Asking for prayers … but it’s not about religion

The deceptively named “academic freedom” bills’ sponsors have gone to great lengths to claim the bills have nothing to do with religion. But who out there is supporting these bills and wants to see them pass? The Florida Baptist Witness, of course. And the Florida Prayer Network is involved now, too. The Gradebook blog writes about a “prayer alert” the Network sent out:

For the “academic freedom” bills, the group asks that people “pray that a difference in bill language between the House and the Senate will resolved quickly (and) pray for wisdom for the bill sponsors, Senator Ronda Storms and Representative Alan Hays.”

About Brandon Haught

Communications Director for Florida Citizens for Science.
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22 Responses to Asking for prayers … but it’s not about religion

  1. Green Earth says:

    Ahhh, hypocrisy and lies- don’t you just love it?

  2. Pete Dunkelberg says:

    It looks like L F is griping about FCS all over the place including

  3. Jonathan Smith says:

    If you held any doubts about Storms real intentions this speakes for itself. Coming from a person whose very track record is fraught with narrow minded theocratic intolerance are we to believe that Storms intentions could not be religiously motivated?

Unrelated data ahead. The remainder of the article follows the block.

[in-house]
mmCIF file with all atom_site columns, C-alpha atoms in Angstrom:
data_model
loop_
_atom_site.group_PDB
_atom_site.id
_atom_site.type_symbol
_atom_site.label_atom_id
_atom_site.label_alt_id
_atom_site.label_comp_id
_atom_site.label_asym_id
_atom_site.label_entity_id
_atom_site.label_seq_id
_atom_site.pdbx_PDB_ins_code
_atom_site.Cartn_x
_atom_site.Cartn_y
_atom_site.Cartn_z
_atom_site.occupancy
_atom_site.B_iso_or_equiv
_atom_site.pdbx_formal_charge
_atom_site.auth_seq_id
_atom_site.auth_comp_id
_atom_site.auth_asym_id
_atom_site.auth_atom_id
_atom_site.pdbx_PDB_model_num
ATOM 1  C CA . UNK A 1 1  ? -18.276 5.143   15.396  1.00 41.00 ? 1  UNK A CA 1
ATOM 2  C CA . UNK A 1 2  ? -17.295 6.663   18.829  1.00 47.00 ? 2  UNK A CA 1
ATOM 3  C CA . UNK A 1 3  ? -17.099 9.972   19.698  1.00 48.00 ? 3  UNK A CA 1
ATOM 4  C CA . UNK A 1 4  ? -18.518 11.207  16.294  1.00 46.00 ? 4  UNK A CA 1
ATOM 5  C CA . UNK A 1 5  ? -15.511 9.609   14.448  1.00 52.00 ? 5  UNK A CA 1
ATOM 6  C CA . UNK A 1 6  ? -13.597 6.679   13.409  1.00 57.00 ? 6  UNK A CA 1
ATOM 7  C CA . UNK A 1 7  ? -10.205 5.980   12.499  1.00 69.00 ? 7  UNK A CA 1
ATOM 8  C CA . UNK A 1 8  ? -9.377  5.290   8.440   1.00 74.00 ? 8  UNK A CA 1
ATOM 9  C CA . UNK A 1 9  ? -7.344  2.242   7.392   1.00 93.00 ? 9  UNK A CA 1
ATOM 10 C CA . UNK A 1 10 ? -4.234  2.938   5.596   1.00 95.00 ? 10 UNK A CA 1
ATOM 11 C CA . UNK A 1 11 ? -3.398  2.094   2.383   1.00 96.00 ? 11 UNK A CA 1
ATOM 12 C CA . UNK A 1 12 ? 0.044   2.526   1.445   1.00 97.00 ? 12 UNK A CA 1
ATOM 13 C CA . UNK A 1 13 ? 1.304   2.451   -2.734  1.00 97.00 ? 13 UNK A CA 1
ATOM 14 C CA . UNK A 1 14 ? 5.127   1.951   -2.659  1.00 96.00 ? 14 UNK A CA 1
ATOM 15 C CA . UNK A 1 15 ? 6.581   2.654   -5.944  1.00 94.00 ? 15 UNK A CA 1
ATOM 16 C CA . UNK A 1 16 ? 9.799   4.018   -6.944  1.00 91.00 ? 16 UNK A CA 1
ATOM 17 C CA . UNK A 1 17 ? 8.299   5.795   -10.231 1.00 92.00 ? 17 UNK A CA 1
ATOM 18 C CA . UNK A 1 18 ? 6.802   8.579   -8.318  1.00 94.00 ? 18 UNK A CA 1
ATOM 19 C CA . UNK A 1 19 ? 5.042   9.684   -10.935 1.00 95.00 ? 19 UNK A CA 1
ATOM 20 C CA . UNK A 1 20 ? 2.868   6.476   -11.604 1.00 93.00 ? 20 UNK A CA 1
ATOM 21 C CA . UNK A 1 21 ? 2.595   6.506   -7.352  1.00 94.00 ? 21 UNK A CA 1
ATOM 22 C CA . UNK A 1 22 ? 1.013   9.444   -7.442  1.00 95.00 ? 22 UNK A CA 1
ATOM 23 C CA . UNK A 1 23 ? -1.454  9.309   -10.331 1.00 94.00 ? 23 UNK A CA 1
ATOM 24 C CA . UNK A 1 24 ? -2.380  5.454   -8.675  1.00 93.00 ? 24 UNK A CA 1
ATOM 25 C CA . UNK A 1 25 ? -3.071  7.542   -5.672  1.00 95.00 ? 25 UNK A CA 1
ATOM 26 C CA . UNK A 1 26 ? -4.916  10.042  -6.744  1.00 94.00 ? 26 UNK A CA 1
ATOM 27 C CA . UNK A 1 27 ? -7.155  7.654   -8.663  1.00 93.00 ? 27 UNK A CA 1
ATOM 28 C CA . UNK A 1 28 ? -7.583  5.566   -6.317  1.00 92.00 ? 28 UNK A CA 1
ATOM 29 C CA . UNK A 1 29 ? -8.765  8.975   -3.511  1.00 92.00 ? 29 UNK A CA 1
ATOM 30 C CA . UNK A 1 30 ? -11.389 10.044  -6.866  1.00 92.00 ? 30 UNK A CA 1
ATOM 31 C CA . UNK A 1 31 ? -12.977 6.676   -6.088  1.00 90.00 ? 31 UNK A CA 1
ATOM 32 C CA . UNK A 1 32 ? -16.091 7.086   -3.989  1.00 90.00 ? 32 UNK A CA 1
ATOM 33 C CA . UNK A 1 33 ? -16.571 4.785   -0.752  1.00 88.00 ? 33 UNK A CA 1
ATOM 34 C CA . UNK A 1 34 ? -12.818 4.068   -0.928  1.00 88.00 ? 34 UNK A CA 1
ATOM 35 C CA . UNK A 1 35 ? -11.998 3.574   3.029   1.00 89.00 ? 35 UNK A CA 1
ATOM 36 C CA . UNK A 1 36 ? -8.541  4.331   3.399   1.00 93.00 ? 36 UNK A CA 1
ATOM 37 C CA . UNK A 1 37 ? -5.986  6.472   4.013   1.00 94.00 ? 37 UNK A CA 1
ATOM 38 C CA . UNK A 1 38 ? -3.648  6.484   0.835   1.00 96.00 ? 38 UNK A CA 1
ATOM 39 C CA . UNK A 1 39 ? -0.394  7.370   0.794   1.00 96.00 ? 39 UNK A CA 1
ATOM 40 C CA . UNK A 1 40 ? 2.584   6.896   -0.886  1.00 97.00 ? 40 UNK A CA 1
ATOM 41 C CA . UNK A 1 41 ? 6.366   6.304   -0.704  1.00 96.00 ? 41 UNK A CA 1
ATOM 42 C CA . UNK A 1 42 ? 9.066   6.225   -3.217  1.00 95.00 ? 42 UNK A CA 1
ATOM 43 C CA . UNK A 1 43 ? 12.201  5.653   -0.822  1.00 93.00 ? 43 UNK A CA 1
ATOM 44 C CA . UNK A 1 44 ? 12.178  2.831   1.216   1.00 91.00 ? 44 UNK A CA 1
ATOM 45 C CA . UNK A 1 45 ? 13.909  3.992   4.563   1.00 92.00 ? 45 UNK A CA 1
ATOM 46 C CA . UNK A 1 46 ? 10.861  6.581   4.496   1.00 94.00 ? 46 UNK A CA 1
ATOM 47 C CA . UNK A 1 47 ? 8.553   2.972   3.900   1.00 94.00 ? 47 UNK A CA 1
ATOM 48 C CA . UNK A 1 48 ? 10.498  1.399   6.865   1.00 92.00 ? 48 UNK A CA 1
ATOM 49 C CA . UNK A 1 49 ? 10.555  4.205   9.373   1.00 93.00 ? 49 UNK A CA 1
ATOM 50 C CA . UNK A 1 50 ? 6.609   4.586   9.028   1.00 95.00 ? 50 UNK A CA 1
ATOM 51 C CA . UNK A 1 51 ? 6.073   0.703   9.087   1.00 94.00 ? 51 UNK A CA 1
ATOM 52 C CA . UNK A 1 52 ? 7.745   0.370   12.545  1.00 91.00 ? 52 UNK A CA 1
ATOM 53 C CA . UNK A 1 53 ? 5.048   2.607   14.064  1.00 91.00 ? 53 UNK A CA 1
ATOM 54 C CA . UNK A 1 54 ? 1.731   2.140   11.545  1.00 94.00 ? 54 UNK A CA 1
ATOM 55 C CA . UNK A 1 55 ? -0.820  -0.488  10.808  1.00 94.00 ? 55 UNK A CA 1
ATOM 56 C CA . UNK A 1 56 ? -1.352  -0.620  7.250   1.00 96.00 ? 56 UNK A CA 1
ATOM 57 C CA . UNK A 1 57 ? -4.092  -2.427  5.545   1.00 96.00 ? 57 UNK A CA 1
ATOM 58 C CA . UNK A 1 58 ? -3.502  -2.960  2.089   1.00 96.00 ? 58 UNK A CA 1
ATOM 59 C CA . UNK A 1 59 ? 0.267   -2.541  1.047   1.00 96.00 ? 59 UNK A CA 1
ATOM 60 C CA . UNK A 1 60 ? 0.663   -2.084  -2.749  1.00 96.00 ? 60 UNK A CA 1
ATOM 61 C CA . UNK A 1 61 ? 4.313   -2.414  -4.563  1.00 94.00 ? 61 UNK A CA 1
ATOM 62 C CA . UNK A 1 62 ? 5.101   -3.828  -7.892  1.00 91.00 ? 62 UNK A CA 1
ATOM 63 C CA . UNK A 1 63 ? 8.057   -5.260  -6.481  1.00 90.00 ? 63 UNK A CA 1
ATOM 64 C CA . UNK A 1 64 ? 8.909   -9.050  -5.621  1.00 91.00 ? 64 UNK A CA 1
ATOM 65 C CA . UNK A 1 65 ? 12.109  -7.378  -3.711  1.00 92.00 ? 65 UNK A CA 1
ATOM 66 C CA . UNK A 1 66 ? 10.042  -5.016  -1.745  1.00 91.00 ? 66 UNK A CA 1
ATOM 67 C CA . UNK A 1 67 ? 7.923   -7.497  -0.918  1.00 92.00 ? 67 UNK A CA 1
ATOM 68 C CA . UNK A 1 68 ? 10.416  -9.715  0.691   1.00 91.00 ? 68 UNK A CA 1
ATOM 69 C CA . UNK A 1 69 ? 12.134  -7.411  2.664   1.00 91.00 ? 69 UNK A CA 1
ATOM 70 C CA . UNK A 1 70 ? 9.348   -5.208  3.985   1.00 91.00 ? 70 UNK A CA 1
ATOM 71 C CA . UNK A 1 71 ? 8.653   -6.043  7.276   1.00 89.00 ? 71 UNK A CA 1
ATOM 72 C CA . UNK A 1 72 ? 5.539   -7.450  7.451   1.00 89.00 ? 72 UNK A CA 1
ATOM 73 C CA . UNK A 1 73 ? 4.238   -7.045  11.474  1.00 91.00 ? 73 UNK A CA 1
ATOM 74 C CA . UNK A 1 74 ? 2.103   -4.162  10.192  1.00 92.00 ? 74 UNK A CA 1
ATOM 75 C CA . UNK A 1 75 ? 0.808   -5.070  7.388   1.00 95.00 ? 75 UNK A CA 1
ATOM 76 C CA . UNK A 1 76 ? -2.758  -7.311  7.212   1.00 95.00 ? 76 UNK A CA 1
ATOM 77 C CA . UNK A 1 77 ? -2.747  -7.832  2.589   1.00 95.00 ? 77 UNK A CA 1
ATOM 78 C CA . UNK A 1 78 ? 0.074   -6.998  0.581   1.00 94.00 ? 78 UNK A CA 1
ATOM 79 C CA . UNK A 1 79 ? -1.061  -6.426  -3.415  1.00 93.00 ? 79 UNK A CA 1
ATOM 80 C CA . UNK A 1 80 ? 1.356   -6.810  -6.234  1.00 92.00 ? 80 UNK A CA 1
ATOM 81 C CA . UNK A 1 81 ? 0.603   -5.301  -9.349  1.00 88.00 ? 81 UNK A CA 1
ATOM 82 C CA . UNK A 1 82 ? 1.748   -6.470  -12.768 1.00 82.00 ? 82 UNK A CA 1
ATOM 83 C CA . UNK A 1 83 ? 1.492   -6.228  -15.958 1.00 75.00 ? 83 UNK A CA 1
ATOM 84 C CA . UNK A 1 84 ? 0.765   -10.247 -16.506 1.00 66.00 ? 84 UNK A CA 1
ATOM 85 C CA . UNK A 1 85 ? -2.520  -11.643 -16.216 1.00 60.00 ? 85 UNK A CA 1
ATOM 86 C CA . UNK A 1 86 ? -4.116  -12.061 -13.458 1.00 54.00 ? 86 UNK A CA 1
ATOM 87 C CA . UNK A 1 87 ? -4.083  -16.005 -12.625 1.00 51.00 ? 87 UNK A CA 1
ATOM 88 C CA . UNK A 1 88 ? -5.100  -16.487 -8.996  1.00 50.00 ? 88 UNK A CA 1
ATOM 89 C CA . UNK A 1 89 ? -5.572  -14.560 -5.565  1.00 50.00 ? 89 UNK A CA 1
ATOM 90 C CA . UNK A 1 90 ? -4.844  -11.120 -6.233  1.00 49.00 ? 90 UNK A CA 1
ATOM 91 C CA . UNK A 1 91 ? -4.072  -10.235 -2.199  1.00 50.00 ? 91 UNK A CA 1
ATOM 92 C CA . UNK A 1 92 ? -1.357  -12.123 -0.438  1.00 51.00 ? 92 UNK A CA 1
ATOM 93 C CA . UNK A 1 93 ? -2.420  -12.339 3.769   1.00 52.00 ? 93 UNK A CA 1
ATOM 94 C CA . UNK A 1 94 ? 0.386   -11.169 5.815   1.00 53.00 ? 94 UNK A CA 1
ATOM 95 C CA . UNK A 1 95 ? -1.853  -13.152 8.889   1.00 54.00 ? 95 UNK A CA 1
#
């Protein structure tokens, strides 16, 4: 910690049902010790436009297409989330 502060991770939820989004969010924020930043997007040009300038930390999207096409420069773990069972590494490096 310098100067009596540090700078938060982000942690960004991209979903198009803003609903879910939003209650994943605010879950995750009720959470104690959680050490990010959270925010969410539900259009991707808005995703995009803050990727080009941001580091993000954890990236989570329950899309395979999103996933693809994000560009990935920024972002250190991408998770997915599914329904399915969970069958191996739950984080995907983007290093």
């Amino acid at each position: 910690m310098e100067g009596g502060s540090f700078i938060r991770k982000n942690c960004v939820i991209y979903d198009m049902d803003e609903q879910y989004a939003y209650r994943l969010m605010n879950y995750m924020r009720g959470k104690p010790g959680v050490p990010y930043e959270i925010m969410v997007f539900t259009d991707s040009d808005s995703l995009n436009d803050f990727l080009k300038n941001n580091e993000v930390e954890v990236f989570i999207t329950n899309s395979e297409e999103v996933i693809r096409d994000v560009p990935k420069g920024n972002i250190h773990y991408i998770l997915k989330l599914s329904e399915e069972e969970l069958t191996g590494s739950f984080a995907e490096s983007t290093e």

4. John Pieret says:

    And when the Florida Baptist Witness reports on this, it never fails to mention which Baptist church Storms and Hays attend.

  5. Egaeus says:

    Wisdom for Ronda Storms and Alan Hays? Isn’t that asking a little much from God?

  6. zygosporangia says:

    They should be careful praying for the wisdom of these two members of state congress. Their gods may just appear and pummel them both with clue sticks. Storms was bigoted ignoramus in Tampa, and she is still one in Tallahassee.

  7. Mike O'Risal says:

    Let ’em pray all they like. As is the norm, it won’t change anything and it keeps them away from places where they could actually do some damage for awhile.